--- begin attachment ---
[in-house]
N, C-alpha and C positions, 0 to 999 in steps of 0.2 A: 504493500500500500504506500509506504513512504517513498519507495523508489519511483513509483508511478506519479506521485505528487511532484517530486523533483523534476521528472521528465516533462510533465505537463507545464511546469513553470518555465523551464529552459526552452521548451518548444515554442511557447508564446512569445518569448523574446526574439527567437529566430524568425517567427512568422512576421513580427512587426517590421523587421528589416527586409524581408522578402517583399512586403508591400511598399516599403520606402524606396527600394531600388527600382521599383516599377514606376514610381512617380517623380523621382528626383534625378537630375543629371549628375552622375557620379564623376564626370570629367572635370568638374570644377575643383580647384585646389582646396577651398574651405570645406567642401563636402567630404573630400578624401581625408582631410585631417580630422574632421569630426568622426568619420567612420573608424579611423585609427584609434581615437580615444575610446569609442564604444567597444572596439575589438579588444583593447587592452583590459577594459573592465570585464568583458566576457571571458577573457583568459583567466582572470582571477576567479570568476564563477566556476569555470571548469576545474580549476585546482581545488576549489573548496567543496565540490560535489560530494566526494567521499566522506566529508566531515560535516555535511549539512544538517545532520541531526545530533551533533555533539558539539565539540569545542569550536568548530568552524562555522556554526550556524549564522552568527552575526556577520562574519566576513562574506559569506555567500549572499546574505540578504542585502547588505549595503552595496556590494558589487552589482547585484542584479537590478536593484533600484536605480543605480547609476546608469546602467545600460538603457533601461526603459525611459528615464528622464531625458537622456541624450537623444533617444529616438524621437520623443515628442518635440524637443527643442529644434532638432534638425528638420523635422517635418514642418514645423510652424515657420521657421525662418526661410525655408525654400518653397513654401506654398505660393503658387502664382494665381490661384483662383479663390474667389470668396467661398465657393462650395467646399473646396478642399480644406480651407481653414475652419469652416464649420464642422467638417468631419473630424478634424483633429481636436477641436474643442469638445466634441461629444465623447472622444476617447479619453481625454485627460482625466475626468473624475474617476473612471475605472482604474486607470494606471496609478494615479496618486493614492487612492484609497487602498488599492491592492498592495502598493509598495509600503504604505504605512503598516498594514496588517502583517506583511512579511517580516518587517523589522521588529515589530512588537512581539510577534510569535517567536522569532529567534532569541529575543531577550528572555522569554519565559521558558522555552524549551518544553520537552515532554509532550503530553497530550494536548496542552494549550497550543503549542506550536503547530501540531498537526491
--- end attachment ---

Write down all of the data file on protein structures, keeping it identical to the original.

[in-house]
N, C-alpha and C positions, 0 to 999 in steps of 0.2 A: 504493500500500500504506500509506504513512504517513498519507495523508489519511483513509483508511478506519479506521485505528487511532484517530486523533483523534476521528472521528465516533462510533465505537463507545464511546469513553470518555465523551464529552459526552452521548451518548444515554442511557447508564446512569445518569448523574446526574439527567437529566430524568425517567427512568422512576421513580427512587426517590421523587421528589416527586409524581408522578402517583399512586403508591400511598399516599403520606402524606396527600394531600388527600382521599383516599377514606376514610381512617380517623380523621382528626383534625378537630375543629371549628375552622375557620379564623376564626370570629367572635370568638374570644377575643383580647384585646389582646396577651398574651405570645406567642401563636402567630404573630400578624401581625408582631410585631417580630422574632421569630426568622426568619420567612420573608424579611423585609427584609434581615437580615444575610446569609442564604444567597444572596439575589438579588444583593447587592452583590459577594459573592465570585464568583458566576457571571458577573457583568459583567466582572470582571477576567479570568476564563477566556476569555470571548469576545474580549476585546482581545488576549489573548496567543496565540490560535489560530494566526494567521499566522506566529508566531515560535516555535511549539512544538517545532520541531526545530533551533533555533539558539539565539540569545542569550536568548530568552524562555522556554526550556524549564522552568527552575526556577520562574519566576513562574506559569506555567500549572499546574505540578504542585502547588505549595503552595496556590494558589487552589482547585484542584479537590478536593484533600484536605480543605480547609476546608469546602467545600460538603457533601461526603459525611459528615464528622464531625458537622456541624450537623444533617444529616438524621437520623443515628442518635440524637443527643442529644434532638432534638425528638420523635422517635418514642418514645423510652424515657420521657421525662418526661410525655408525654400518653397513654401506654398505660393503658387502664382494665381490661384483662383479663390474667389470668396467661398465657393462650395467646399473646396478642399480644406480651407481653414475652419469652416464649420464642422467638417468631419473630424478634424483633429481636436477641436474643442469638445466634441461629444465623447472622444476617447479619453481625454485627460482625466475626468473624475474617476473612471475605472482604474486607470494606471496609478494615479496618486493614492487612492484609497487602498488599492491592492498592495502598493509598495509600503504604505504605512503598516498594514496588517502583517506583511512579511517580516518587517523589522521588529515589530512588537512581539510577534510569535517567536522569532529567534532569541529575543531577550528572555522569554519565559521558558522555552524549551518544553520537552515532554509532550503530553497530550494536548496542552494549550497550543503549542506550536503547530501540531498537526491